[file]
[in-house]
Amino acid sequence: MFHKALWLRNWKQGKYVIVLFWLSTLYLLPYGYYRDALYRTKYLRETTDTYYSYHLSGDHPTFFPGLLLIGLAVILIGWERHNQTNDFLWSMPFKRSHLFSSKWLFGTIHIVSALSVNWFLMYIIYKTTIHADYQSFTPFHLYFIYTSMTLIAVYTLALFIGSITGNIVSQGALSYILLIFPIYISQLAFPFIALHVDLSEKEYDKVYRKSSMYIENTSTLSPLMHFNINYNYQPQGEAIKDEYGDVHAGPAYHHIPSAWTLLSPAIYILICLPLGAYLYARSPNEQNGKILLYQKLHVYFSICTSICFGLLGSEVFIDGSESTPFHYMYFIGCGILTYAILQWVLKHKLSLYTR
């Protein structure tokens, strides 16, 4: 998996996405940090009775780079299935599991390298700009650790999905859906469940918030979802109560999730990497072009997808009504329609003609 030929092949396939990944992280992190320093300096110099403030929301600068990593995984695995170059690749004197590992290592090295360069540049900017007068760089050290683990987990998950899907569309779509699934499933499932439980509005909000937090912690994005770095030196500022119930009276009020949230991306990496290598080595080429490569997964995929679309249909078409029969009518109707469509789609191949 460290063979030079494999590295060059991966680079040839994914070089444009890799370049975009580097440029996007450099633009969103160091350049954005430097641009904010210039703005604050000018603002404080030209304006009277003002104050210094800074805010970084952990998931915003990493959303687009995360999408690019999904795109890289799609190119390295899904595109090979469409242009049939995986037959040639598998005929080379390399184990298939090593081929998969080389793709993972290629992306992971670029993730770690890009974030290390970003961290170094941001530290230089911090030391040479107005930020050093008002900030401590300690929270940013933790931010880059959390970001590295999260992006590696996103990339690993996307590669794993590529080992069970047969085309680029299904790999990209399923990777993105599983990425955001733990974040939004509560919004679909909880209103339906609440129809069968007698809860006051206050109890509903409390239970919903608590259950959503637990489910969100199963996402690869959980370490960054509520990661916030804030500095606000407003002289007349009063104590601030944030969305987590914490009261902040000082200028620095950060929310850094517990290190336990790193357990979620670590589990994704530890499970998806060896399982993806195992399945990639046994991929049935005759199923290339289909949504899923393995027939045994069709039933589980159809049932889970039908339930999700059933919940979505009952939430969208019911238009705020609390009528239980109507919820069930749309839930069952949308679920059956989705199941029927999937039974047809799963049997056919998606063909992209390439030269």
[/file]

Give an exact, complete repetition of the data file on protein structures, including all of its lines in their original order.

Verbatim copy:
[in-house]
Amino acid sequence: MFHKALWLRNWKQGKYVIVLFWLSTLYLLPYGYYRDALYRTKYLRETTDTYYSYHLSGDHPTFFPGLLLIGLAVILIGWERHNQTNDFLWSMPFKRSHLFSSKWLFGTIHIVSALSVNWFLMYIIYKTTIHADYQSFTPFHLYFIYTSMTLIAVYTLALFIGSITGNIVSQGALSYILLIFPIYISQLAFPFIALHVDLSEKEYDKVYRKSSMYIENTSTLSPLMHFNINYNYQPQGEAIKDEYGDVHAGPAYHHIPSAWTLLSPAIYILICLPLGAYLYARSPNEQNGKILLYQKLHVYFSICTSICFGLLGSEVFIDGSESTPFHYMYFIGCGILTYAILQWVLKHKLSLYTR
């Protein structure tokens, strides 16, 4: 998996996405940090009775780079299935599991390298700009650790999905859906469940918030979802109560999730990497072009997808009504329609003609 030929092949396939990944992280992190320093300096110099403030929301600068990593995984695995170059690749004197590992290592090295360069540049900017007068760089050290683990987990998950899907569309779509699934499933499932439980509005909000937090912690994005770095030196500022119930009276009020949230991306990496290598080595080429490569997964995929679309249909078409029969009518109707469509789609191949 460290063979030079494999590295060059991966680079040839994914070089444009890799370049975009580097440029996007450099633009969103160091350049954005430097641009904010210039703005604050000018603002404080030209304006009277003002104050210094800074805010970084952990998931915003990493959303687009995360999408690019999904795109890289799609190119390295899904595109090979469409242009049939995986037959040639598998005929080379390399184990298939090593081929998969080389793709993972290629992306992971670029993730770690890009974030290390970003961290170094941001530290230089911090030391040479107005930020050093008002900030401590300690929270940013933790931010880059959390970001590295999260992006590696996103990339690993996307590669794993590529080992069970047969085309680029299904790999990209399923990777993105599983990425955001733990974040939004509560919004679909909880209103339906609440129809069968007698809860006051206050109890509903409390239970919903608590259950959503637990489910969100199963996402690869959980370490960054509520990661916030804030500095606000407003002289007349009063104590601030944030969305987590914490009261902040000082200028620095950060929310850094517990290190336990790193357990979620670590589990994704530890499970998806060896399982993806195992399945990639046994991929049935005759199923290339289909949504899923393995027939045994069709039933589980159809049932889970039908339930999700059933919940979505009952939430969208019911238009705020609390009528239980109507919820069930749309839930069952949308679920059956989705199941029927999937039974047809799963049997056919998606063909992209390439030269």